Always well-rehearsed, the Southern Jubilee Singers would then travel with their music throughout Central Texas, usually on Sunday afternoons since each of the members had full-time jobs. The group occasionally traveled as far as Albuquerque, New Mexico and had a regular circuit of churches in Arkansas.

The Singers were also active in their home churches. Edward said that the Ross family were dedicated members of Goodwill Missionary Baptist Church on Dripping Springs Road.

For much of the Singers’ history, they were strictly a cappella, and modeled after the great gospel jubilee groups of the 1940s and early ‘50s, particularly the Golden Gate Jubilee Quartet. Wherever they performed, Edward said, they were “very, very well received.”

“The church’s pastor would introduce the group and they’d go right into it,” Edward recalled. “The Southern Jubilee Singers would then just start singing. They’d sing four or five songs in a row. It was a very electric type of environment because people just loved to hear them sing. As a child, I was always excited when my dad took the mic.”

Luther George handled much of speaking, introducing the songs and the members. After a short break and “love offering” for the group, the Singers would perform a few more songs, and Leslie Ross would offer a few inspirational words.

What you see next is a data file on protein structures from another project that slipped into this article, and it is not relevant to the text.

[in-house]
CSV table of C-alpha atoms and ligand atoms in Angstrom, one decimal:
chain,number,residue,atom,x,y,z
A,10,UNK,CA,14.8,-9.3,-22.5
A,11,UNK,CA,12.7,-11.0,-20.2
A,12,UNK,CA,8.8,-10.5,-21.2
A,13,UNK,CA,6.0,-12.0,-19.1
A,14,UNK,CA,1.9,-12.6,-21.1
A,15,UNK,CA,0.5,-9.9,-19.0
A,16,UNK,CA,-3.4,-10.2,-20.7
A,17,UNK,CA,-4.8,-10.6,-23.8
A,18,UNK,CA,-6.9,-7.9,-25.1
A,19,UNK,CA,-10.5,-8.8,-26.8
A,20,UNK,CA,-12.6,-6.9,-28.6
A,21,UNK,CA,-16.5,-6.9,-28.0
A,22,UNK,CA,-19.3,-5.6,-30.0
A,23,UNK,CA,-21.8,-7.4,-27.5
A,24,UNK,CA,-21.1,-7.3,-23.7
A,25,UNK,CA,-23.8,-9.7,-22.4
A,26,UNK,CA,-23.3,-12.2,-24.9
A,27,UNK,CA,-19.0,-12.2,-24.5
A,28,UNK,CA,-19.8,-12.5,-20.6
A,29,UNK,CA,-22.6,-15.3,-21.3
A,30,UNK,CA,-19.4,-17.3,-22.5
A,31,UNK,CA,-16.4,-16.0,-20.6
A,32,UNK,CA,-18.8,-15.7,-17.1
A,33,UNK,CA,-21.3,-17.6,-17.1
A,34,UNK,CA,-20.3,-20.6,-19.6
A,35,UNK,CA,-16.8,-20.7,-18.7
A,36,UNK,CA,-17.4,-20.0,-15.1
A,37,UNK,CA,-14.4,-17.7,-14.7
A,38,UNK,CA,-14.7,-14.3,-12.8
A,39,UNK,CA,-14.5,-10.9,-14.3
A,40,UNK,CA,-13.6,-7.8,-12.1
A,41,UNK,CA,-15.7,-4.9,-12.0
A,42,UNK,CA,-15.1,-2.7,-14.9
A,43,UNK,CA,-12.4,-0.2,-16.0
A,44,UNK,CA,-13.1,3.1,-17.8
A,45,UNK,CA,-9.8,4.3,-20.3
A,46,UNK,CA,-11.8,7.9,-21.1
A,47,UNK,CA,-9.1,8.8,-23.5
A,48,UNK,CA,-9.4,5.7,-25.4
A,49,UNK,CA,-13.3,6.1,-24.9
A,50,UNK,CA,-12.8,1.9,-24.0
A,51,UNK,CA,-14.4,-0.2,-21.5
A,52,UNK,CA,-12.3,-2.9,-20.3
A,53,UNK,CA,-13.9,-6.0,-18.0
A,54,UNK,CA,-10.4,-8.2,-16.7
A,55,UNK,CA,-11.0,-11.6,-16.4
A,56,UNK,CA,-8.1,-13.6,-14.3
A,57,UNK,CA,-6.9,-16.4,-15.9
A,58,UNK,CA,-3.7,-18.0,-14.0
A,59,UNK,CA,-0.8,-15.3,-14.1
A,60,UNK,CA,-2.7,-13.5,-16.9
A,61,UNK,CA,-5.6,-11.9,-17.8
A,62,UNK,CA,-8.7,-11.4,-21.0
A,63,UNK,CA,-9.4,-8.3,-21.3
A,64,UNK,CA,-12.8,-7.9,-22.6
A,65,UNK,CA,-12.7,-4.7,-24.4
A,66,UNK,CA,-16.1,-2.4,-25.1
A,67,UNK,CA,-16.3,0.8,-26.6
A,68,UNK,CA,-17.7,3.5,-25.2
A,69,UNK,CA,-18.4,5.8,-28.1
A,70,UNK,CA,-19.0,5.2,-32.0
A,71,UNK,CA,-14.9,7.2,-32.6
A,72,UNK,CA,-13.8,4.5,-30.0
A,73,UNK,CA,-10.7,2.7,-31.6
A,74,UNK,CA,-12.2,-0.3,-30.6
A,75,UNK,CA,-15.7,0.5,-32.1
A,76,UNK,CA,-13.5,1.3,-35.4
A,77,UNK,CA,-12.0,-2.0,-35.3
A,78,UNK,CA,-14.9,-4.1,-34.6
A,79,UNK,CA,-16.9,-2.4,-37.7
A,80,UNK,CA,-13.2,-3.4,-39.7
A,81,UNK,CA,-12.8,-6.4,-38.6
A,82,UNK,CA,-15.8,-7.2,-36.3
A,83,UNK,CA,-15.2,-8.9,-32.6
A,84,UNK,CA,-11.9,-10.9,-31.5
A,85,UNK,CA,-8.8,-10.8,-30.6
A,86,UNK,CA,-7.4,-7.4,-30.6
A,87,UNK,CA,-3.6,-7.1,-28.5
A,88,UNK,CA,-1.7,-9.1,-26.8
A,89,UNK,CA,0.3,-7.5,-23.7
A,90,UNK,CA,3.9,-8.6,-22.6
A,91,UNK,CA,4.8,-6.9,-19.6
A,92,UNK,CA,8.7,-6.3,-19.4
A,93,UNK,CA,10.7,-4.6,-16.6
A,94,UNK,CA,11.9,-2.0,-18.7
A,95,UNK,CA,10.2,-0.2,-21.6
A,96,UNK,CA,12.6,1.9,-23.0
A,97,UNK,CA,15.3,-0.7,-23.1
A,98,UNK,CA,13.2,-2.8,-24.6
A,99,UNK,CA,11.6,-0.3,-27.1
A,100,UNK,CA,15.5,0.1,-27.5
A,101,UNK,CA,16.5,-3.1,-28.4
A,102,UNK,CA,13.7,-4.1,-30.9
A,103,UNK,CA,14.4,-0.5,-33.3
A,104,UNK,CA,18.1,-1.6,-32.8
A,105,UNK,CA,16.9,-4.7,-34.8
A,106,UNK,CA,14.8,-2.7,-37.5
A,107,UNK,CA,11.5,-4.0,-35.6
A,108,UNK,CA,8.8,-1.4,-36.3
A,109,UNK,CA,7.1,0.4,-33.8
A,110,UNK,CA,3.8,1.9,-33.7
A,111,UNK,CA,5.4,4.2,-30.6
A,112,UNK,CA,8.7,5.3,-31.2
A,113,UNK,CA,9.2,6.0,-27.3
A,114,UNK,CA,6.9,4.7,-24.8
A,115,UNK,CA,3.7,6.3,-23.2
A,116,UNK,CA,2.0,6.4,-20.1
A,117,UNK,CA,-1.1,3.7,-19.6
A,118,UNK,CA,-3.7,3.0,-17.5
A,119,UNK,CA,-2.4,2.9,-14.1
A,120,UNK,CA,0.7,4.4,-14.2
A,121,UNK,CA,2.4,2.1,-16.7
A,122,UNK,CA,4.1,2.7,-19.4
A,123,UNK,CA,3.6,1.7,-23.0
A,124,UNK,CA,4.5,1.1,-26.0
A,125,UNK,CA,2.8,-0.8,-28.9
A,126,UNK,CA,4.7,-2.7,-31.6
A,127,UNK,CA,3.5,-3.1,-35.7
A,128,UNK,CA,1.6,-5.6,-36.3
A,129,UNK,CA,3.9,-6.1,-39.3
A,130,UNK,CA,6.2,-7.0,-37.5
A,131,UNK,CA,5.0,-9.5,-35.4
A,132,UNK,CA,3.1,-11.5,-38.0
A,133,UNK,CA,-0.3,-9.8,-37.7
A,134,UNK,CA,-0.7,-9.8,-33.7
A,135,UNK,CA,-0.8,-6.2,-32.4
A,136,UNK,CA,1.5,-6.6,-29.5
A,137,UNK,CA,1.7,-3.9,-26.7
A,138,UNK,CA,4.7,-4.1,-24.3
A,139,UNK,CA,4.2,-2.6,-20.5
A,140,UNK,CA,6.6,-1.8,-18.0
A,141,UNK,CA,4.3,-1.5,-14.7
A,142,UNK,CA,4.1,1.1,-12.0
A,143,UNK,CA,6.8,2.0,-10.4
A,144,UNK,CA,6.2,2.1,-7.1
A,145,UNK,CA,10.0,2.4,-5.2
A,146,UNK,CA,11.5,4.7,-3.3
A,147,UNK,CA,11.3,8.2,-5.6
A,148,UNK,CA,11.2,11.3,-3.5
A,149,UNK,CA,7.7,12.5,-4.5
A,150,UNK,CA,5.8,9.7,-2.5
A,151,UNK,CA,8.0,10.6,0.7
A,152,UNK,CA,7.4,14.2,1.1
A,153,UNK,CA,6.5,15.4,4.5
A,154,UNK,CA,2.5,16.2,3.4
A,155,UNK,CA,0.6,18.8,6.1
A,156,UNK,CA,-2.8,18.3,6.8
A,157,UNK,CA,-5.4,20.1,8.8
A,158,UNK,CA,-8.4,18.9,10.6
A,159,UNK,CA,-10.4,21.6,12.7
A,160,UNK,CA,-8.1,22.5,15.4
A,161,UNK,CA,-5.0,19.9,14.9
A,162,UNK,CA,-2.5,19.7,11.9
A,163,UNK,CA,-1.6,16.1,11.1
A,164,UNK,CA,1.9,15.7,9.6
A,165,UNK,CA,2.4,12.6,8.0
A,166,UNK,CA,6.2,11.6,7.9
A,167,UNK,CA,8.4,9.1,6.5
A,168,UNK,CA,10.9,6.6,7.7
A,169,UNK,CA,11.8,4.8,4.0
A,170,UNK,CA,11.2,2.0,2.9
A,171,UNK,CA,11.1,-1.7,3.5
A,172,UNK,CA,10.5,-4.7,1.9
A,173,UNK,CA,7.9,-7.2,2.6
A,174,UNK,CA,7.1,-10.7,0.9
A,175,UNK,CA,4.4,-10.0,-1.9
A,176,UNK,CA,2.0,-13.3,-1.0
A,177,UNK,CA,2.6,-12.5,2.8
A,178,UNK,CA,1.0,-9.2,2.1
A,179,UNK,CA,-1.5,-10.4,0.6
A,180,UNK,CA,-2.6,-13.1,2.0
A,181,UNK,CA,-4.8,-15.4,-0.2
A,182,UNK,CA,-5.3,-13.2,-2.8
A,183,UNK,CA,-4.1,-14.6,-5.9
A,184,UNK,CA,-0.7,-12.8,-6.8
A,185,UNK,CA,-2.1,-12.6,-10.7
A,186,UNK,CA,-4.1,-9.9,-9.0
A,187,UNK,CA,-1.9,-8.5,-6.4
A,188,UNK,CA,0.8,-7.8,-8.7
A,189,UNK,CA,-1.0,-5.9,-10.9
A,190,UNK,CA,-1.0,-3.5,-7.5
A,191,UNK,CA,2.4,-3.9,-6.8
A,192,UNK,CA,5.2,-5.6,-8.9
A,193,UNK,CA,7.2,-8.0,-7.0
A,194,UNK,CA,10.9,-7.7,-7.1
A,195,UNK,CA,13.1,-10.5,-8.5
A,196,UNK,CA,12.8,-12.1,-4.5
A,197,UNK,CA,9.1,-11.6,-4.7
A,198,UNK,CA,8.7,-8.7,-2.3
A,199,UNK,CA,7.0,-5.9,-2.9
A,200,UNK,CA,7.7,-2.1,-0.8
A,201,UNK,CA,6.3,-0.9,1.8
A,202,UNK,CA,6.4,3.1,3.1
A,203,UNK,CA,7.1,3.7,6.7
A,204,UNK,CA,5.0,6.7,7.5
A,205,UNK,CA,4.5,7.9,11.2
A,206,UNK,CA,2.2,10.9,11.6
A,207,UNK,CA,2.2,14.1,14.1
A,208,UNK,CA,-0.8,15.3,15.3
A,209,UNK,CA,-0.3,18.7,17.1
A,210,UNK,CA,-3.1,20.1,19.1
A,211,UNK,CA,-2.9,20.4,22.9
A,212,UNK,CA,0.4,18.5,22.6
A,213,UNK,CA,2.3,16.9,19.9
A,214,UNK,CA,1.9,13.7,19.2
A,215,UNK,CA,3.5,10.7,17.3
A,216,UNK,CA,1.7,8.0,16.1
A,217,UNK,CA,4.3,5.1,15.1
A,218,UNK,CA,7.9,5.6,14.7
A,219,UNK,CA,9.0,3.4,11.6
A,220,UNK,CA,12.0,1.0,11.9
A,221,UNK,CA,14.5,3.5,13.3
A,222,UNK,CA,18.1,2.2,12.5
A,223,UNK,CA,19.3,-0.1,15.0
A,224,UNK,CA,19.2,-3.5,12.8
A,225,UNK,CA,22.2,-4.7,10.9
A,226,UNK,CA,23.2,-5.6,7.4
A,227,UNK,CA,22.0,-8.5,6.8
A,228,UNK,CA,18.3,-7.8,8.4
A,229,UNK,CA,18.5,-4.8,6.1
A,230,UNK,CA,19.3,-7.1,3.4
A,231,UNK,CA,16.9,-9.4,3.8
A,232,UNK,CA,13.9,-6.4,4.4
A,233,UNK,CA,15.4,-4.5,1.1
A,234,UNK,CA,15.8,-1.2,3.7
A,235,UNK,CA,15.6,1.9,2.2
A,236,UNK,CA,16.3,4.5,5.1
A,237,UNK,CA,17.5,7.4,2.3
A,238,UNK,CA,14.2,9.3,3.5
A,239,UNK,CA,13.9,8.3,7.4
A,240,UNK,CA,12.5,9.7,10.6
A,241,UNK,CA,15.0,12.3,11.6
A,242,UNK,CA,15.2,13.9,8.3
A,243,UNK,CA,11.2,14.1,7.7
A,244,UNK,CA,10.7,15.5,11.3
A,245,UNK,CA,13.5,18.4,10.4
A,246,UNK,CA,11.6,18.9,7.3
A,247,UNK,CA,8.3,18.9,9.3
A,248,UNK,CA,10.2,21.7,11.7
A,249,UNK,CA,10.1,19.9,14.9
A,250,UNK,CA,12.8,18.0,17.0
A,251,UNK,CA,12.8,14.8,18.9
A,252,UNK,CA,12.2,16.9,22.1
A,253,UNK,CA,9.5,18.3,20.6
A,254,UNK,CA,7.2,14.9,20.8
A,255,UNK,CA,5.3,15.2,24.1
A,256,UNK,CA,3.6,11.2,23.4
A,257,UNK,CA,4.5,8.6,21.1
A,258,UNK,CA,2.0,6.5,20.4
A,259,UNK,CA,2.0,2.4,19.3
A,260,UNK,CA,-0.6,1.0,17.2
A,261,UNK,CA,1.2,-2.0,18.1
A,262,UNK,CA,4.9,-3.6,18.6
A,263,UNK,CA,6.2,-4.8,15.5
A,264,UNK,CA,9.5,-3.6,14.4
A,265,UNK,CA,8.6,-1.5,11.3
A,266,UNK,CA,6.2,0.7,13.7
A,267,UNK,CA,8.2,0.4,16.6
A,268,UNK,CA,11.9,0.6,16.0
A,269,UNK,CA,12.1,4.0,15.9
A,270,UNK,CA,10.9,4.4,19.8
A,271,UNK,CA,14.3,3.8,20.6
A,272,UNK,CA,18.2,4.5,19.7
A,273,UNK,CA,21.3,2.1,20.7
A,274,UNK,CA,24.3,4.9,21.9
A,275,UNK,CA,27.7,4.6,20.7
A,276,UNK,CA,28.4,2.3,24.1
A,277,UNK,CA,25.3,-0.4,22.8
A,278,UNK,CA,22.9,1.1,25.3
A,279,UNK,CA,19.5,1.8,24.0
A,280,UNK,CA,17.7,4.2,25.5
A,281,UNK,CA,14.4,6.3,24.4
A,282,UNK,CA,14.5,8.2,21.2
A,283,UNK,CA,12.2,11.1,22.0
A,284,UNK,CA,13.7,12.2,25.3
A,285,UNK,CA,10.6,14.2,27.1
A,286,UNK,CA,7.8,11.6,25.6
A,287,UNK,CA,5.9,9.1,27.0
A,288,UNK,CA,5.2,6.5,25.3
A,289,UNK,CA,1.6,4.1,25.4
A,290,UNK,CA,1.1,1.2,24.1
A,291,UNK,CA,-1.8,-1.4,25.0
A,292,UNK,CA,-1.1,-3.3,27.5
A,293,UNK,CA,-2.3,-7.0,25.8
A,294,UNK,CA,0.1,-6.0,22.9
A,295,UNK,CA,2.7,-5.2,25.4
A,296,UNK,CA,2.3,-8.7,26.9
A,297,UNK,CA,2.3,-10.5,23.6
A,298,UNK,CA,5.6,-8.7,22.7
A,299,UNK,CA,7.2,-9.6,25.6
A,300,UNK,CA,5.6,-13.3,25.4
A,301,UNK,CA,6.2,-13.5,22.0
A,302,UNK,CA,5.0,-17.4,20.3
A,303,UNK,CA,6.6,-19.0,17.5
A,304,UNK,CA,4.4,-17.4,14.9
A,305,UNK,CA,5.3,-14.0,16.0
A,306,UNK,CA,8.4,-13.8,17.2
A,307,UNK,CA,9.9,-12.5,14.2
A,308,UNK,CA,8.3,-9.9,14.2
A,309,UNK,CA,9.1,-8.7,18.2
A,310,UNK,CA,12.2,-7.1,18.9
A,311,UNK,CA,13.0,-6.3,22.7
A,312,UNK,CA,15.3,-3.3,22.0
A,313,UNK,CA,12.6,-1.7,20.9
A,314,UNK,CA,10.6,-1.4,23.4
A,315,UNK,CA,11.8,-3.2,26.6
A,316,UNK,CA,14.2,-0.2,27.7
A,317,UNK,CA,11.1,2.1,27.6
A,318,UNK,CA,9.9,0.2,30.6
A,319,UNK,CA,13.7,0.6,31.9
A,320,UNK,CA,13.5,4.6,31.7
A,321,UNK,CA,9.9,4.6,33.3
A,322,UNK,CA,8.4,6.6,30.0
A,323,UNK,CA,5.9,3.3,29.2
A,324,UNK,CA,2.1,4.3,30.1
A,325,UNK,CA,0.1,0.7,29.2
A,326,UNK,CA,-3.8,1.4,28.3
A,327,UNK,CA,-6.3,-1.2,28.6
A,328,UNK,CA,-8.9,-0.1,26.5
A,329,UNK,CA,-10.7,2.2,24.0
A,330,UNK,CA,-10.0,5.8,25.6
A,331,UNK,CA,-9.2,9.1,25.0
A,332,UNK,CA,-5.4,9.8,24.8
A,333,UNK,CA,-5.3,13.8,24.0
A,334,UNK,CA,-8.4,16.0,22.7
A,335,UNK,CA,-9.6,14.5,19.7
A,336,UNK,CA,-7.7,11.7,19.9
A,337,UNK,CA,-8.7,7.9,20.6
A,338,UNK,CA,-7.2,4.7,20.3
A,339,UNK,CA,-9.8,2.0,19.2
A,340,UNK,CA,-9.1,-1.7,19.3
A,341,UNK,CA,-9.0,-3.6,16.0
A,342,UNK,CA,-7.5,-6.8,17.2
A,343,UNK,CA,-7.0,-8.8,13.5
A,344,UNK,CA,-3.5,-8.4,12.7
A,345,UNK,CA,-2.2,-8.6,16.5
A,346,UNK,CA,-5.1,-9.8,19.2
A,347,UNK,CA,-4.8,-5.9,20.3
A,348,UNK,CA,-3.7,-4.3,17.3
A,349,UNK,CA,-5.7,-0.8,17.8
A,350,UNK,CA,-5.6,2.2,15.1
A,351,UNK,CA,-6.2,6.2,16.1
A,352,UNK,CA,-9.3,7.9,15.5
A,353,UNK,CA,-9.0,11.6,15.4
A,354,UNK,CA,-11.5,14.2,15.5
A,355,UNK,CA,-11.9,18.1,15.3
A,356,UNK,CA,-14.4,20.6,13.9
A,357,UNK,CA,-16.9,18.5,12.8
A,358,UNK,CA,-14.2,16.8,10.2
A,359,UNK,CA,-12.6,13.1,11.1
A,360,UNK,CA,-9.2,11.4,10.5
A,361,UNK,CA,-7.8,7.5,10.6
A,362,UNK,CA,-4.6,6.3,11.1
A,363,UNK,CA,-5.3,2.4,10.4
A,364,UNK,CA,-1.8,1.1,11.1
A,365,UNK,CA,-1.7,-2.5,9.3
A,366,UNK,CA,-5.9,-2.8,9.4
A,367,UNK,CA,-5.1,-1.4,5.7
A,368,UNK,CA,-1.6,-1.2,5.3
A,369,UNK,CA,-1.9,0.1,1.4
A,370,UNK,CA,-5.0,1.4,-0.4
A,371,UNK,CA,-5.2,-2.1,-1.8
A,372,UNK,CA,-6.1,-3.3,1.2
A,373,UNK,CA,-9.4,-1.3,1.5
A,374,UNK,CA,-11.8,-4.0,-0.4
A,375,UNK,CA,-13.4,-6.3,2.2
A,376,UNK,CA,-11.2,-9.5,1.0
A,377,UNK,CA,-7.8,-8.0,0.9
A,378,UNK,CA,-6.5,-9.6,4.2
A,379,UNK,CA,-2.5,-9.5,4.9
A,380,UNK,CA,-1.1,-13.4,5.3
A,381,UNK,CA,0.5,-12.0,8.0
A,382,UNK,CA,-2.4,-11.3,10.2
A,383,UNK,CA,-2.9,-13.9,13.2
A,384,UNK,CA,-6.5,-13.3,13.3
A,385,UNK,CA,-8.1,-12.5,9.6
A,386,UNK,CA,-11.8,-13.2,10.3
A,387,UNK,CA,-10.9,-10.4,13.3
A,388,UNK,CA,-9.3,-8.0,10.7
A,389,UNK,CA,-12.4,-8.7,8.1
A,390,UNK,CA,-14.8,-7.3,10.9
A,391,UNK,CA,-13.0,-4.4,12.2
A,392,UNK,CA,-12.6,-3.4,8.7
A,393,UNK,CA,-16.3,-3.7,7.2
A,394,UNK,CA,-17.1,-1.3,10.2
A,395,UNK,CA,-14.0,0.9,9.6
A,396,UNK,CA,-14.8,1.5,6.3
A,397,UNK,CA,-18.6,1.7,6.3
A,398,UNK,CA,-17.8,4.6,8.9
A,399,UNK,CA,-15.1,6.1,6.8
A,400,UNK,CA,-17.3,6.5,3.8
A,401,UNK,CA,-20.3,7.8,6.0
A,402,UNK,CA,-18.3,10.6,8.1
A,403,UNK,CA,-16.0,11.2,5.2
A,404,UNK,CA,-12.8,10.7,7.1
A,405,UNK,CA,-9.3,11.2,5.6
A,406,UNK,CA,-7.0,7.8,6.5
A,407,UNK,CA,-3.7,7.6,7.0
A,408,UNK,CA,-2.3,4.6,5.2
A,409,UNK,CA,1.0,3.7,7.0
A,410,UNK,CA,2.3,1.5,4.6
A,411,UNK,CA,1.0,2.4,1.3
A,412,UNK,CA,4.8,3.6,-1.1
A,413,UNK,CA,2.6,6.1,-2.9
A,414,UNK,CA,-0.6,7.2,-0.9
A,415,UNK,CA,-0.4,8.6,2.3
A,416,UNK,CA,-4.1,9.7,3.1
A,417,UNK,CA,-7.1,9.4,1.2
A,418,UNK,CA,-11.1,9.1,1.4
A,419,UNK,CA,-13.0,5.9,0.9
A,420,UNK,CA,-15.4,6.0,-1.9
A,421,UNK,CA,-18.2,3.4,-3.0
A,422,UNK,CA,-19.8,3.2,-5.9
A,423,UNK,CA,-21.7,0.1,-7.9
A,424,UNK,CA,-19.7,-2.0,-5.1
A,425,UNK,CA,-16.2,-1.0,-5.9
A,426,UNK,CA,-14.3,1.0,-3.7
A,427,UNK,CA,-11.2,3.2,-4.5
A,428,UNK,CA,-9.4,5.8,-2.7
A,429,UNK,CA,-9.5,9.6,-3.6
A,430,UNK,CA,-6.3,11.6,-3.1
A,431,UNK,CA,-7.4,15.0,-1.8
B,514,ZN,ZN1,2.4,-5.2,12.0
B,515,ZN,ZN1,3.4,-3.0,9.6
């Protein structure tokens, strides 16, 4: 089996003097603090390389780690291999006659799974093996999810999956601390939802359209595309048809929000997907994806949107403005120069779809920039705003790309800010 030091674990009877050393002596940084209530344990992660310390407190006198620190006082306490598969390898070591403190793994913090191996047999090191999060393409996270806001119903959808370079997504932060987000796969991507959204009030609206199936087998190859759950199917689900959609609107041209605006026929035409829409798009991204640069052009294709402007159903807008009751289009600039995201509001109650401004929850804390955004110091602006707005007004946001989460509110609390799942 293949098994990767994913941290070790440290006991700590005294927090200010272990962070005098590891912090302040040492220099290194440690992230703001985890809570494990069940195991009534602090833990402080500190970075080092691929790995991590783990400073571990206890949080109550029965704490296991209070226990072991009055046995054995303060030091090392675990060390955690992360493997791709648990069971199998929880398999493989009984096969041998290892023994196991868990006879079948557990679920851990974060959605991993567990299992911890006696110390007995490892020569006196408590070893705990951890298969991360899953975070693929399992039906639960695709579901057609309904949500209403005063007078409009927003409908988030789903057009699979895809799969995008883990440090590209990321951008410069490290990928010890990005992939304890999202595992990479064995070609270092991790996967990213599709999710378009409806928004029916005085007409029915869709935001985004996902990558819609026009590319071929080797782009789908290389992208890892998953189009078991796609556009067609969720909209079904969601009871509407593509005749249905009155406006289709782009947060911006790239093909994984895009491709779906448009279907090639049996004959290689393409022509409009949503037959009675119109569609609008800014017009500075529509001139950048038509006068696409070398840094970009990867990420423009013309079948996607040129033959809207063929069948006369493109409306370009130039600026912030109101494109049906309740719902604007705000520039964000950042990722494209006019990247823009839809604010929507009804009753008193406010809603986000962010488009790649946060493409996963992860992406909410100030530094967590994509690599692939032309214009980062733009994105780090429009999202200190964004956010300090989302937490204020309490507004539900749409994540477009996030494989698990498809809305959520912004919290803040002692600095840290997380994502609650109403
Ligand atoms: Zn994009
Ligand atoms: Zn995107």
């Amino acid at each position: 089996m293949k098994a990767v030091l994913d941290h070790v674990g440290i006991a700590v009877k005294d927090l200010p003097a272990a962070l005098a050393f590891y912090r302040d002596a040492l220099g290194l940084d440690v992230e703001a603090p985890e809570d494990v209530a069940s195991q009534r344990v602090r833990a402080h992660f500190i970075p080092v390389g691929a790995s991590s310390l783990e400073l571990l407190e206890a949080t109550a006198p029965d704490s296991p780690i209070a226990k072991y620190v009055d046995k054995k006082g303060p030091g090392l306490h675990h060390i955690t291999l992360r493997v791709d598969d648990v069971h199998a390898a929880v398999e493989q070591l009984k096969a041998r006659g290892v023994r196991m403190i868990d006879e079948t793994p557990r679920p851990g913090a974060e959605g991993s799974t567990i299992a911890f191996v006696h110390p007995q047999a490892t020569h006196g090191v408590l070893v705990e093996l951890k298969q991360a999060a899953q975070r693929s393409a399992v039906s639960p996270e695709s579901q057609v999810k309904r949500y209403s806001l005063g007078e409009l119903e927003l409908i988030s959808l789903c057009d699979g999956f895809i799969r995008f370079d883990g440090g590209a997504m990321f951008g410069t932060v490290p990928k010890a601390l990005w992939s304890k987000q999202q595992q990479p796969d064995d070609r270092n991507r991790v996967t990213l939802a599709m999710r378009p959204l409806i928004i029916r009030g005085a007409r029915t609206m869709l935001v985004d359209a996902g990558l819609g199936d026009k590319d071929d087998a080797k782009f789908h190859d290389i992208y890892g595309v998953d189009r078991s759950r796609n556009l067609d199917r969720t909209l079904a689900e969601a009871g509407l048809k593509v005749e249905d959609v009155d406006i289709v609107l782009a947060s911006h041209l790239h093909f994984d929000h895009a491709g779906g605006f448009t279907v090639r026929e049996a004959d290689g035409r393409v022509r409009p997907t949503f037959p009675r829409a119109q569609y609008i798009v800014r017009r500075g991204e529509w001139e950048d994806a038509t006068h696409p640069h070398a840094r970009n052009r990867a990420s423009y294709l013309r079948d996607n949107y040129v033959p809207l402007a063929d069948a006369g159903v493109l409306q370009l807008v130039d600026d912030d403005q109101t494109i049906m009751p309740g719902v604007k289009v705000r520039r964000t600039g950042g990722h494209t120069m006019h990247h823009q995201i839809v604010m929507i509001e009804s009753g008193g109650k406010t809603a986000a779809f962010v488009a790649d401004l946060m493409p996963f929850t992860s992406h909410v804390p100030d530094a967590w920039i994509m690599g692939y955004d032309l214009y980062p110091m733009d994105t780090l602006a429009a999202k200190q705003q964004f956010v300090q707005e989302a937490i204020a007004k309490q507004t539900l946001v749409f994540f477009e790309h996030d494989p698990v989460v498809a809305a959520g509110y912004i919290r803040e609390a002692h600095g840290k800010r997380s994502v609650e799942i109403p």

The closing number would invariably be “Noah,” which had been a hit decades earlier for the Golden Gate Jubilee Quartet.

“They would always do ‘Noah’,” Edward said. “That’s what people loved to hear. Once, in Temple, when it didn’t seem like they were going to sing it, the congregation started chanting ‘Noah’!”

The concerts would close with a potluck dinner on the grounds where the Singers would “fellowship” with church members, which was another highlight for Edward and his siblings.

The Southern Jubilee Singers’ repertoire consisted primarily of cover versions of gospel songs by the Dixie Hummingbirds, Soul Stirrers, the Sensational Nightingales and other popular quartets. But as gospel music tastes began to change in the 1970s, the Singers’ sound changed as well. In addition to more turnover in the core group, they added Milton Biggs, a well-known guitar player from Temple, and Lee Rory on bass. Edward said that emergence of the Mighty Clouds of Joy, his favorite group, “had a huge influence on that transition.”

Eventually, though, the different members of the Southern Jubilee Singers retired, sometimes for health reasons. Edward said his father Leslie suffered a stroke in the late 1970s and worked fiercely at his rehabilitation.

“Dad said, ‘I’ve got to sing again,’” Edward recalled. He did — but his health continued to decline.

In the meantime, Edward was ordained and became a pastor as well, eventually spending 17 years with Cedar Grove Missionary Baptist Church in Satin, Texas, before moving to Abundant Love. “I preached my first sermon in 1994,” Edward recalled, “and my father was able to come. That’s the only message he ever heard me preach. He died shortly after that.”

Even now after nine years at Abundant Love Fellowship, Edward said people come up to him and ask if he is Leslie Ross’ son.

“A lot of people, to this day, they still remember the Southern Jubilee Singers.”